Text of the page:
This study skills course is a continuation of College Success. I have additional study strategies critical for academic success.  Students will learn to increase their study skills in memorization, listening, and test taking.  In addition, students will develop a better understanding of the culture of college by learning how to interact with professors and peers in a post-secondary setting.

This course assists students in understanding their own disability, and how it impacts learning, employment and social interactions. Personal strengths and challenges when learning new and/or difficult information in school and on the job are identified. Students will become familiar with the transition process as it relates to their IEP; their current life status in each of the transition areas; basic laws and disability rights in secondary education, post-secondary education, and employment; and how to identify and ask for accommodations in various environments. Self-Advocacy skill development, and understanding community agencies and how to access those resources are key components of this class.

This course provides academic writing skills required in the post-secondary setting.  Course content may include the writing process, editing and grammar skills, and writing paragraphs, essays, and research papers.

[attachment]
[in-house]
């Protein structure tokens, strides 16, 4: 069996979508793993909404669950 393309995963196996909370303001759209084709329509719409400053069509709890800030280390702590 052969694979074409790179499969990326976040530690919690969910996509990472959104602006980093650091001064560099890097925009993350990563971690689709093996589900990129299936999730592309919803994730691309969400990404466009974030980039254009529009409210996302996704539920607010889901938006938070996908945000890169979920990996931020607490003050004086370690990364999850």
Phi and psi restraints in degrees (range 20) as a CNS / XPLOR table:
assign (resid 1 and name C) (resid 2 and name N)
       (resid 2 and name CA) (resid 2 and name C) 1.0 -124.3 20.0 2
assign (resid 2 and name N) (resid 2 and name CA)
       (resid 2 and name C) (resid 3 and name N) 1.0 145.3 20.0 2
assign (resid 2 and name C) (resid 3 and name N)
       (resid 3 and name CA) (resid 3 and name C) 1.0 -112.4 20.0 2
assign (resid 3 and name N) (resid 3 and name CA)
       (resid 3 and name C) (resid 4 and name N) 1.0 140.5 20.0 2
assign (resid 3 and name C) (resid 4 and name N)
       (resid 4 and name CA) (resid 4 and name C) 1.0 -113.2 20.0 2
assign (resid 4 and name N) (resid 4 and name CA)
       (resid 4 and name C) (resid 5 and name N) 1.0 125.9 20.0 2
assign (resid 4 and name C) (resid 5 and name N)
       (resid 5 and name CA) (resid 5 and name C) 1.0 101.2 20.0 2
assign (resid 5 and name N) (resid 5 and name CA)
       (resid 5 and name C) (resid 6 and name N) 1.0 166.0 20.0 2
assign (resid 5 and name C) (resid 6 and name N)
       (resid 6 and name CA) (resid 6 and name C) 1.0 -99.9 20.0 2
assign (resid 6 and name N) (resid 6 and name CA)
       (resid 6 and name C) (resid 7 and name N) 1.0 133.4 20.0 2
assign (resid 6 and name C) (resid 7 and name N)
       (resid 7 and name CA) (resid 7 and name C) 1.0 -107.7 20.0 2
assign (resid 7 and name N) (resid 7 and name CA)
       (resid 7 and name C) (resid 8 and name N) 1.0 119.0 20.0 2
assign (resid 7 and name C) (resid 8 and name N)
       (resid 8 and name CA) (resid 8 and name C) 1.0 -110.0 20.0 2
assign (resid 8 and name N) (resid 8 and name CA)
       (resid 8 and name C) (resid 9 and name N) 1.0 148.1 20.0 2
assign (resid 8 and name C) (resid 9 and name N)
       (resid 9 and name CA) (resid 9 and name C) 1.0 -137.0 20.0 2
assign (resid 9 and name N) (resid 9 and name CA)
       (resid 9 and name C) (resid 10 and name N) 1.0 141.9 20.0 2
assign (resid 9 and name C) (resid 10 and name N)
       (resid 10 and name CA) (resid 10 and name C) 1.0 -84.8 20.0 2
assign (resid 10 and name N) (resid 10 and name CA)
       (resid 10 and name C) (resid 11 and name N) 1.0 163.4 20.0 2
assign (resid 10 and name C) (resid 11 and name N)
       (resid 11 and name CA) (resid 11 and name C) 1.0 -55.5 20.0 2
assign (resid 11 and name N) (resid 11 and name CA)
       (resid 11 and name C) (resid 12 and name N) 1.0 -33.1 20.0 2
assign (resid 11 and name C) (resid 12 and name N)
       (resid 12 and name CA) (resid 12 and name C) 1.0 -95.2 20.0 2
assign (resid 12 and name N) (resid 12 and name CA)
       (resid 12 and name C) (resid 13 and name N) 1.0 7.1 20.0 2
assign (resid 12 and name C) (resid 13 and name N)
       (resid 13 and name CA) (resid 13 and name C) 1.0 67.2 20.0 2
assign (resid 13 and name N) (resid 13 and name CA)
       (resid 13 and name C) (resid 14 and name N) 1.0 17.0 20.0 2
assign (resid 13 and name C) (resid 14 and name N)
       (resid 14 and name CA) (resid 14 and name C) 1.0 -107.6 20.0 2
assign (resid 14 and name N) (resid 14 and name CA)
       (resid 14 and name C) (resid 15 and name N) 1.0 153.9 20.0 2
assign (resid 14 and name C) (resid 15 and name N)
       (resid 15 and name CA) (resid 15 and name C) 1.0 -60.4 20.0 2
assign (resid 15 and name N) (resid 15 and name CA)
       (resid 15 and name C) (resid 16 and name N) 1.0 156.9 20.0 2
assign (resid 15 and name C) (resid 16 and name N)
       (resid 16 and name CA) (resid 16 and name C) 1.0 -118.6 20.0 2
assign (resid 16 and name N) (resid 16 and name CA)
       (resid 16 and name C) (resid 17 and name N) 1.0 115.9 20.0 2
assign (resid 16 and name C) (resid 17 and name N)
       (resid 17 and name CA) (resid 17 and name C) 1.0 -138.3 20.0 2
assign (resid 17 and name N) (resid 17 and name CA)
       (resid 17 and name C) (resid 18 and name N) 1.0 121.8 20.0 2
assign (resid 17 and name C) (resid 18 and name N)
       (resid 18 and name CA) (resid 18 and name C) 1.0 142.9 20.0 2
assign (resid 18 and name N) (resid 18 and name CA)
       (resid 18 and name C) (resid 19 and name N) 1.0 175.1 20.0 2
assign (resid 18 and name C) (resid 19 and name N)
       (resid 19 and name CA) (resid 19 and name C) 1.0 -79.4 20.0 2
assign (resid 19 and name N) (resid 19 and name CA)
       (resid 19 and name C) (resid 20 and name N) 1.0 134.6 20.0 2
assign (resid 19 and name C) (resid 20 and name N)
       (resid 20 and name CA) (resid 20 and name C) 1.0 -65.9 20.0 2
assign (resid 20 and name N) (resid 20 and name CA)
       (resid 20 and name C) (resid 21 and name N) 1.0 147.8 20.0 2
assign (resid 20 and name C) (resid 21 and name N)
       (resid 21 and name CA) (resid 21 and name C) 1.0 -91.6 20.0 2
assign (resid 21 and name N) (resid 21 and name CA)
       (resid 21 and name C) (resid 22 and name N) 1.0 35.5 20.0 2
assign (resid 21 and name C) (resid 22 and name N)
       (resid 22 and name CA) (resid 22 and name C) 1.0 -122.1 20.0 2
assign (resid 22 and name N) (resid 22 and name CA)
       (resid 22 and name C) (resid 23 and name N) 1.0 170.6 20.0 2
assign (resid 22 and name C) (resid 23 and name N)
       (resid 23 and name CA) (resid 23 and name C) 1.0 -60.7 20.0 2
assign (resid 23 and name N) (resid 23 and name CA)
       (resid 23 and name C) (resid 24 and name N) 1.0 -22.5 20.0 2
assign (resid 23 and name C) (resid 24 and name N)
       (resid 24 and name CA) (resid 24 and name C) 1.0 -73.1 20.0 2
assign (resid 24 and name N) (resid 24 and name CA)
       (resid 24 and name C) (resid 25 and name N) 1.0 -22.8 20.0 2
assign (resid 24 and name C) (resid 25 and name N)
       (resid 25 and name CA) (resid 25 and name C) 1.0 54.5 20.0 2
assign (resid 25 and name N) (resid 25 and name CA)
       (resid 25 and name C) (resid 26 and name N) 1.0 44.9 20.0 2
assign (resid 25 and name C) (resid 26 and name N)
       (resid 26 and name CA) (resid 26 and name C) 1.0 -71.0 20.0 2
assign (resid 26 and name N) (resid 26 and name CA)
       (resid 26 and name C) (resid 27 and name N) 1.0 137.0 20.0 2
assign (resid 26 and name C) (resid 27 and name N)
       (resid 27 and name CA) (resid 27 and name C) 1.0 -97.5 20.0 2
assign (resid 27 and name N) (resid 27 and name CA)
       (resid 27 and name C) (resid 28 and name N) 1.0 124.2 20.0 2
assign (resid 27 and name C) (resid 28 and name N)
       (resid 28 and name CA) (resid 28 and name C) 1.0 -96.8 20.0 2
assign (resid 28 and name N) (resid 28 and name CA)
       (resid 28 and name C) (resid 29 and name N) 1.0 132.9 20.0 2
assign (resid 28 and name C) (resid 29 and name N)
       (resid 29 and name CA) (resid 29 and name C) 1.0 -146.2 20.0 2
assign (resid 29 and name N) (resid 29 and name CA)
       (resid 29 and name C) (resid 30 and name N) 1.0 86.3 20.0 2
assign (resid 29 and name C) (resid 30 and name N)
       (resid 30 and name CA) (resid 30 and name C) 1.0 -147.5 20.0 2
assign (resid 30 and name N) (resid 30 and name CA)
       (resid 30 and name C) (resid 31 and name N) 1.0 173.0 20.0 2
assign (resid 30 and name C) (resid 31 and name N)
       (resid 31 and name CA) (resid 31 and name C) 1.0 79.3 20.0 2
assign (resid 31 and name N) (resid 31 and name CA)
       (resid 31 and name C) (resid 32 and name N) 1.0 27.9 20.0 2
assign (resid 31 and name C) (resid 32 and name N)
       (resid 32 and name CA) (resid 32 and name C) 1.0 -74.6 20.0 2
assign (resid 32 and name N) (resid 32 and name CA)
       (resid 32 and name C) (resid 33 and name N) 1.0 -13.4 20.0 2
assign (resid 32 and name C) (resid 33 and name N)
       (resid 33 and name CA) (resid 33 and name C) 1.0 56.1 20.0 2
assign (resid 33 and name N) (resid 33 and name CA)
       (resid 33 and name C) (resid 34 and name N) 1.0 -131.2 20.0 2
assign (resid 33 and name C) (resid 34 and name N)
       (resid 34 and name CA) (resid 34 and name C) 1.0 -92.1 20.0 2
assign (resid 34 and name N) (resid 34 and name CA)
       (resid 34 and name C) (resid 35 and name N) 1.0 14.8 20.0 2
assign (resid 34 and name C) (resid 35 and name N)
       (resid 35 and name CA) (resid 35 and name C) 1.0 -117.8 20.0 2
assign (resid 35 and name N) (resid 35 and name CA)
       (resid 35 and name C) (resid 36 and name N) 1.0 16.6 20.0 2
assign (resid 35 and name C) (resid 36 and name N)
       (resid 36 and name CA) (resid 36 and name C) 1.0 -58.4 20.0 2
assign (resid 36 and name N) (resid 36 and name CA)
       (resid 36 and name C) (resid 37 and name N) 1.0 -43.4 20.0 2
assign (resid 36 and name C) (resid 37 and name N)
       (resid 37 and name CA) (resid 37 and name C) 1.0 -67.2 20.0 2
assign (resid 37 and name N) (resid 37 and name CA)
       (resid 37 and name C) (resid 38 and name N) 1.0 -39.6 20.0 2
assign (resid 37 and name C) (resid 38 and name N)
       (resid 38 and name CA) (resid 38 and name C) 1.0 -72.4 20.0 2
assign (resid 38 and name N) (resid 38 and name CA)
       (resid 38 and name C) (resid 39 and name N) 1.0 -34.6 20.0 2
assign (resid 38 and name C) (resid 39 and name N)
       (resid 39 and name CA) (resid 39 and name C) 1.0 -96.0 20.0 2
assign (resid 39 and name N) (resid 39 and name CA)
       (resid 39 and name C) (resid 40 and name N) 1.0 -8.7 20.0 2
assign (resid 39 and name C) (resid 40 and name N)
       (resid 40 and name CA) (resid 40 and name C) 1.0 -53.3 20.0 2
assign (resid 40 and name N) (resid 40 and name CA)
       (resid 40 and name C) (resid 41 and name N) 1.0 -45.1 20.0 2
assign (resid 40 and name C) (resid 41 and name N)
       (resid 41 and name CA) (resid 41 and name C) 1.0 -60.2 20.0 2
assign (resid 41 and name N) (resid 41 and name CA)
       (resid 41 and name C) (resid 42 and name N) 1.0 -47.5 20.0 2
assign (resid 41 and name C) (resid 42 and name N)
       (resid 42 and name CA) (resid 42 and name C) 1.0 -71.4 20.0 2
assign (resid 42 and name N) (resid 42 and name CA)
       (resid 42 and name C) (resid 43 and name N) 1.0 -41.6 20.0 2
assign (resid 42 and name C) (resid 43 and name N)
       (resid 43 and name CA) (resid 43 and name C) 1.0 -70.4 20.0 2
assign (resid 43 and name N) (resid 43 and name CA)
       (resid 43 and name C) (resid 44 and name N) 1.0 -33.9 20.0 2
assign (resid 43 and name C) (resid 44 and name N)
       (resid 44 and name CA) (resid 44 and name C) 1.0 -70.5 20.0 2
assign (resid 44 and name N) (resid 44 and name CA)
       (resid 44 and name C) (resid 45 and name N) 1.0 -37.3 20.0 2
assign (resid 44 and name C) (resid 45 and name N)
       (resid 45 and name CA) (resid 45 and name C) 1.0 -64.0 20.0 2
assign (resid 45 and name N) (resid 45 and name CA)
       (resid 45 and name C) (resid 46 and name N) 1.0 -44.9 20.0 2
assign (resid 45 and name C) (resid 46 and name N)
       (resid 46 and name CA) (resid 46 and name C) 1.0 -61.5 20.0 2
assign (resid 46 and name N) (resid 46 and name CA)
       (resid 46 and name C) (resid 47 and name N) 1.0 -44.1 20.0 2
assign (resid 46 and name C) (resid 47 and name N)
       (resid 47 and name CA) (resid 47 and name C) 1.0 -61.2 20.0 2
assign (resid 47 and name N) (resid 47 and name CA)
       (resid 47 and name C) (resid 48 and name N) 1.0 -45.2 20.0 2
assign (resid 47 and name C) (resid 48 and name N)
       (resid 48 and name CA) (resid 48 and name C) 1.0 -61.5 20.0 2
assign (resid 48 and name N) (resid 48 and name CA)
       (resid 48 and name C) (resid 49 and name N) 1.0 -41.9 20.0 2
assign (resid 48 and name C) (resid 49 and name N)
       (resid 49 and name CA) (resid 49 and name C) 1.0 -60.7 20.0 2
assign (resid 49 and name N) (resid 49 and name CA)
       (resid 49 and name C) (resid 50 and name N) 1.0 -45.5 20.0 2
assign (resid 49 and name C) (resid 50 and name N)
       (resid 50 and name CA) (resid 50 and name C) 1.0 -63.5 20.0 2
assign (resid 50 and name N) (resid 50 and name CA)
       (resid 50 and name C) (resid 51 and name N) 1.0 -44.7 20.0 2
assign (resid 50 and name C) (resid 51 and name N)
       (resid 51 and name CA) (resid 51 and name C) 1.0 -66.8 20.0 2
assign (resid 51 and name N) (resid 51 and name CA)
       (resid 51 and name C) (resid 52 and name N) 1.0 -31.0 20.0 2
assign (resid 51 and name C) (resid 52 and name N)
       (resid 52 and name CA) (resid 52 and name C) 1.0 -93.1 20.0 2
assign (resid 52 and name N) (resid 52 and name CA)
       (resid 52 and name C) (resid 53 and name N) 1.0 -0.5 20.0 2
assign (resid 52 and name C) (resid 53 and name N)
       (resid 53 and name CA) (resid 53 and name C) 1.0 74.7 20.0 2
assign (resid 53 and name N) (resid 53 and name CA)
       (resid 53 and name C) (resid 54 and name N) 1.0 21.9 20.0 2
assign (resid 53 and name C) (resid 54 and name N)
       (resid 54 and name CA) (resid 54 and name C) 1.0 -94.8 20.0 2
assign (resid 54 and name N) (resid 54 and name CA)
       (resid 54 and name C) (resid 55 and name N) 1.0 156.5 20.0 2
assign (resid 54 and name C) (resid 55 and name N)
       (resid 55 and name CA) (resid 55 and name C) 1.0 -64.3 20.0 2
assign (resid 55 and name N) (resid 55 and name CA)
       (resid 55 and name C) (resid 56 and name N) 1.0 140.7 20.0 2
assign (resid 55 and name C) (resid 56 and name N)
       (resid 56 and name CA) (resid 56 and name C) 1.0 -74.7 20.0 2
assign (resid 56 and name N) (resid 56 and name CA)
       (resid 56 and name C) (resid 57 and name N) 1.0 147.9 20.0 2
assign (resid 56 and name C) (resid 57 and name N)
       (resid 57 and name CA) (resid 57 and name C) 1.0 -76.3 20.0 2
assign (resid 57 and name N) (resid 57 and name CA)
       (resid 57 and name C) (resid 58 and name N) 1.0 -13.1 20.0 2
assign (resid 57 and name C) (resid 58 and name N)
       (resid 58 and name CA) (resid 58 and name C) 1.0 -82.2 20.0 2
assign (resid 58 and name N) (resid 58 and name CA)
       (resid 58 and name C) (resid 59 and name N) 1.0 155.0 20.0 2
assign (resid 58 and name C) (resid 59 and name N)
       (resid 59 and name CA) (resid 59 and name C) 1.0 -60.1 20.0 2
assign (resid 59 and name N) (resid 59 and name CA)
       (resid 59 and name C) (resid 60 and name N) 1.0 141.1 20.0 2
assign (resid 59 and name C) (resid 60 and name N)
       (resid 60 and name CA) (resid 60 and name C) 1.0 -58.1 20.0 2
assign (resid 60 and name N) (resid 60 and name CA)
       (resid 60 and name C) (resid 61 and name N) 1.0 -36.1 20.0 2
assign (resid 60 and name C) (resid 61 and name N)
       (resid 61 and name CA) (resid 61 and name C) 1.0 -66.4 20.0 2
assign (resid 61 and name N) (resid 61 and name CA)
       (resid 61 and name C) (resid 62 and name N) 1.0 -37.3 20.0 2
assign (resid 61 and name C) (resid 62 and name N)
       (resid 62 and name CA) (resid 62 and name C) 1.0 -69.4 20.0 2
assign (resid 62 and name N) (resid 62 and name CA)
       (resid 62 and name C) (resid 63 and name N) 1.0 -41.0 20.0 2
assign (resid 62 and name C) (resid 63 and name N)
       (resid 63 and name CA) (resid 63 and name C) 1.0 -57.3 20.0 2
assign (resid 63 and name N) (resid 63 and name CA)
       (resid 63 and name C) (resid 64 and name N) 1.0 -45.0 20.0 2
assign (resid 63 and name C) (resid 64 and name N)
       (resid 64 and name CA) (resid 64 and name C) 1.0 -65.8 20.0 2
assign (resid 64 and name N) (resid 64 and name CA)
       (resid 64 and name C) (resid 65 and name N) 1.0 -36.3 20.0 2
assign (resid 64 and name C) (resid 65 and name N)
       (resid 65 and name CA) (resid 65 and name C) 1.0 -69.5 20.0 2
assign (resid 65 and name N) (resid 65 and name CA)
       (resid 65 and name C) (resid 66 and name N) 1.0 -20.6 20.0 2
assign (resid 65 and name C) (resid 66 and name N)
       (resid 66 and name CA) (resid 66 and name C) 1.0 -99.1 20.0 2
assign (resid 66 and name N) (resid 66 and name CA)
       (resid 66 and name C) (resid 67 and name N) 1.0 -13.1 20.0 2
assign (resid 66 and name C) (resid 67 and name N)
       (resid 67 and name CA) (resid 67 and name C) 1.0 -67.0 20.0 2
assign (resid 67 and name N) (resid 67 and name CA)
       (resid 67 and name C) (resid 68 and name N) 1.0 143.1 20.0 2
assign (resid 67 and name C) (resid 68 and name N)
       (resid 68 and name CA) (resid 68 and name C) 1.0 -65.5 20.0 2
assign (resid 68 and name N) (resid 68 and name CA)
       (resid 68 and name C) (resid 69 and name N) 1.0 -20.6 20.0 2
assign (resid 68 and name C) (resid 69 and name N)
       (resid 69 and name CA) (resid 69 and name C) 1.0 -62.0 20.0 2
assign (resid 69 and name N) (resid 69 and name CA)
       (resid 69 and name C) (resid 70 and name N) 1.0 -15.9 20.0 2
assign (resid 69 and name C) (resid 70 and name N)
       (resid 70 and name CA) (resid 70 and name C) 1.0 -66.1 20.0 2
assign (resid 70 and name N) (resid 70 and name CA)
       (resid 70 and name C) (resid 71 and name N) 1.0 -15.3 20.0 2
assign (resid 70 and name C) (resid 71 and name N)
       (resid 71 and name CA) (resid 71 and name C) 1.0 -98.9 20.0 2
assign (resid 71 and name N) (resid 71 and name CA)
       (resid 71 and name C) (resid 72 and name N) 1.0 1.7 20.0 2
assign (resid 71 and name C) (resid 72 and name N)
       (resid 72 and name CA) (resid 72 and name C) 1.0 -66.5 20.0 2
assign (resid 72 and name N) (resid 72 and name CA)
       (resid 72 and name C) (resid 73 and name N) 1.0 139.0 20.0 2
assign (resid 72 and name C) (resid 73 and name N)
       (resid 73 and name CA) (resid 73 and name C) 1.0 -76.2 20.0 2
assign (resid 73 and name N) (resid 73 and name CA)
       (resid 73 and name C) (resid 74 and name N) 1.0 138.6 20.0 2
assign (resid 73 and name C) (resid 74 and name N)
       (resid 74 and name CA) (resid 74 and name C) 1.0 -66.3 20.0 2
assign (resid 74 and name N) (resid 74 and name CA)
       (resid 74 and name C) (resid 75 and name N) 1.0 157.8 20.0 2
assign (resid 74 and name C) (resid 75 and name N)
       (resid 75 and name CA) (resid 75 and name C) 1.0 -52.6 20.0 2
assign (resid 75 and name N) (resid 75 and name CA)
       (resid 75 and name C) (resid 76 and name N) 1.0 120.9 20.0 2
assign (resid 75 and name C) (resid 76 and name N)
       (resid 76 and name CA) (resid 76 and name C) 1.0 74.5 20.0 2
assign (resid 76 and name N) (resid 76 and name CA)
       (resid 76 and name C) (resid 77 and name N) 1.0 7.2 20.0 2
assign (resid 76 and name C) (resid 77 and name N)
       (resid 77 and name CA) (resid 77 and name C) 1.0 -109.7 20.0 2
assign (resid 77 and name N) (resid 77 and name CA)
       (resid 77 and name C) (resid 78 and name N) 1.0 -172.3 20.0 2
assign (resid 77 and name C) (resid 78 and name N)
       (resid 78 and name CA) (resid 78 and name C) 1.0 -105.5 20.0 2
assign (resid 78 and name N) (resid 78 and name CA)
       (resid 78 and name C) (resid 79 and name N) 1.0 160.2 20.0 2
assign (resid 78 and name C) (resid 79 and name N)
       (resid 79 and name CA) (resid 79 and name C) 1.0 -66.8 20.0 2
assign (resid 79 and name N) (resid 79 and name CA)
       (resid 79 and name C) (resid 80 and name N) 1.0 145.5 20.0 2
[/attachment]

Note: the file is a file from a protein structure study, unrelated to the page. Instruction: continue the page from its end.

This daily discussion group provides a forum for peers to discuss life experiences and personal challenges, while employing a problem-solving process and developing effective self-expression skills. The students through a daily “check-in” raise discussion topics. Effective communication mechanics is encouraged, as is a positive and affirming group atmosphere. Respect for interpersonal boundaries is required, as is active listening and rounded participation. 

This class is an independent living simulation “real life” which takes the independent living skills learned previously in prerequisite course material and put them into action.  Students are assigned a roommate and learn the advantages and disadvantages.  Curriculum covered during the this course include: apartment/independent living application processes, damage deposits, move in check list, signing a lease, ending a lease early and cost involved with moving.  Student’s grocery shop and prepare meal plans from a prerequisite class working within a daily budget.  Students demonstrate the skills needed and complete basic housekeeping and maintenance skills that are completed daily, weekly, monthly and yearly.  Students also learn how to respond to emergency situations.